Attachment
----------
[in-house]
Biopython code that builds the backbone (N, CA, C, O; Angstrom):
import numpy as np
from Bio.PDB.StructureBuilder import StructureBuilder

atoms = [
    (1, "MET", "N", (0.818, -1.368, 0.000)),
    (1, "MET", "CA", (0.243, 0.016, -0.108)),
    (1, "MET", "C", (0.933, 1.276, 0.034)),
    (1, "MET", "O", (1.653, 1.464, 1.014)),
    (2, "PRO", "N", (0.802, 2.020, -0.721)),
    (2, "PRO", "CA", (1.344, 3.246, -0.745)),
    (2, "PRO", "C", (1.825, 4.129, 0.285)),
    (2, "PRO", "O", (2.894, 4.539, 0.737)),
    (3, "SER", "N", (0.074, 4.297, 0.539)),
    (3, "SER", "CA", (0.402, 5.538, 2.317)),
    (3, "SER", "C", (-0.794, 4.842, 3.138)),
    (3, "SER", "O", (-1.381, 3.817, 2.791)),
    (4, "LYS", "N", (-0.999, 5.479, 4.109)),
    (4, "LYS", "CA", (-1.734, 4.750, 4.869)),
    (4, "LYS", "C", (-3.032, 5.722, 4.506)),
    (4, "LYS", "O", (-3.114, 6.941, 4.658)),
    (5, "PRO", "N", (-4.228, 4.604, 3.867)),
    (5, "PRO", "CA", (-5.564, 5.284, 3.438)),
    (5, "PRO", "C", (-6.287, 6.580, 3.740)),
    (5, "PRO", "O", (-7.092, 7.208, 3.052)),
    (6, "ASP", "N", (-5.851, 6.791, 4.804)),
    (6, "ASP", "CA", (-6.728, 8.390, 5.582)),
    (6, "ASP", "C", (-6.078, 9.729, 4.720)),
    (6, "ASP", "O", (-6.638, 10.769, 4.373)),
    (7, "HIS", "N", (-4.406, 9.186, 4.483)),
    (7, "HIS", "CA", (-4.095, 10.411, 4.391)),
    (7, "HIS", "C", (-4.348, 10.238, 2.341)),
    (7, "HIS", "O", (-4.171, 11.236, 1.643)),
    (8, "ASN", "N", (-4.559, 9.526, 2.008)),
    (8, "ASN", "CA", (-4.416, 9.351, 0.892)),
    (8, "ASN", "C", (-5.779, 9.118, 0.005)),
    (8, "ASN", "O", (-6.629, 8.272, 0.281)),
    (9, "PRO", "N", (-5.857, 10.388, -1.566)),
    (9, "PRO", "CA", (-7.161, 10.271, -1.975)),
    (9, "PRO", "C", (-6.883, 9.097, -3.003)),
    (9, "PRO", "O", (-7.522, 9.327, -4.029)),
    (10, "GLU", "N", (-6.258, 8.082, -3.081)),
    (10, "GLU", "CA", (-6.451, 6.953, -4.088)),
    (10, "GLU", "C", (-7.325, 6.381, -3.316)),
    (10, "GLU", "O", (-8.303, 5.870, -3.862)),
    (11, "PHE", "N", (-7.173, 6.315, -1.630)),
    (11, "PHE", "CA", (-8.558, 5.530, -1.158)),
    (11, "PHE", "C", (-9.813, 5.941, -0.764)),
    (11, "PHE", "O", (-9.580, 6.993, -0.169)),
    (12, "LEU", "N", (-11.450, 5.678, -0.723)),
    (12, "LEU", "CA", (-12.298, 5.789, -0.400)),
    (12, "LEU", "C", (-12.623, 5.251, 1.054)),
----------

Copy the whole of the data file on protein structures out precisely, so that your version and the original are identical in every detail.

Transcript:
[in-house]
Biopython code that builds the backbone (N, CA, C, O; Angstrom):
import numpy as np
from Bio.PDB.StructureBuilder import StructureBuilder

atoms = [
    (1, "MET", "N", (0.818, -1.368, 0.000)),
    (1, "MET", "CA", (0.243, 0.016, -0.108)),
    (1, "MET", "C", (0.933, 1.276, 0.034)),
    (1, "MET", "O", (1.653, 1.464, 1.014)),
    (2, "PRO", "N", (0.802, 2.020, -0.721)),
    (2, "PRO", "CA", (1.344, 3.246, -0.745)),
    (2, "PRO", "C", (1.825, 4.129, 0.285)),
    (2, "PRO", "O", (2.894, 4.539, 0.737)),
    (3, "SER", "N", (0.074, 4.297, 0.539)),
    (3, "SER", "CA", (0.402, 5.538, 2.317)),
    (3, "SER", "C", (-0.794, 4.842, 3.138)),
    (3, "SER", "O", (-1.381, 3.817, 2.791)),
    (4, "LYS", "N", (-0.999, 5.479, 4.109)),
    (4, "LYS", "CA", (-1.734, 4.750, 4.869)),
    (4, "LYS", "C", (-3.032, 5.722, 4.506)),
    (4, "LYS", "O", (-3.114, 6.941, 4.658)),
    (5, "PRO", "N", (-4.228, 4.604, 3.867)),
    (5, "PRO", "CA", (-5.564, 5.284, 3.438)),
    (5, "PRO", "C", (-6.287, 6.580, 3.740)),
    (5, "PRO", "O", (-7.092, 7.208, 3.052)),
    (6, "ASP", "N", (-5.851, 6.791, 4.804)),
    (6, "ASP", "CA", (-6.728, 8.390, 5.582)),
    (6, "ASP", "C", (-6.078, 9.729, 4.720)),
    (6, "ASP", "O", (-6.638, 10.769, 4.373)),
    (7, "HIS", "N", (-4.406, 9.186, 4.483)),
    (7, "HIS", "CA", (-4.095, 10.411, 4.391)),
    (7, "HIS", "C", (-4.348, 10.238, 2.341)),
    (7, "HIS", "O", (-4.171, 11.236, 1.643)),
    (8, "ASN", "N", (-4.559, 9.526, 2.008)),
    (8, "ASN", "CA", (-4.416, 9.351, 0.892)),
    (8, "ASN", "C", (-5.779, 9.118, 0.005)),
    (8, "ASN", "O", (-6.629, 8.272, 0.281)),
    (9, "PRO", "N", (-5.857, 10.388, -1.566)),
    (9, "PRO", "CA", (-7.161, 10.271, -1.975)),
    (9, "PRO", "C", (-6.883, 9.097, -3.003)),
    (9, "PRO", "O", (-7.522, 9.327, -4.029)),
    (10, "GLU", "N", (-6.258, 8.082, -3.081)),
    (10, "GLU", "CA", (-6.451, 6.953, -4.088)),
    (10, "GLU", "C", (-7.325, 6.381, -3.316)),
    (10, "GLU", "O", (-8.303, 5.870, -3.862)),
    (11, "PHE", "N", (-7.173, 6.315, -1.630)),
    (11, "PHE", "CA", (-8.558, 5.530, -1.158)),
    (11, "PHE", "C", (-9.813, 5.941, -0.764)),
    (11, "PHE", "O", (-9.580, 6.993, -0.169)),
    (12, "LEU", "N", (-11.450, 5.678, -0.723)),
    (12, "LEU", "CA", (-12.298, 5.789, -0.400)),
    (12, "LEU", "C", (-12.623, 5.251, 1.054)),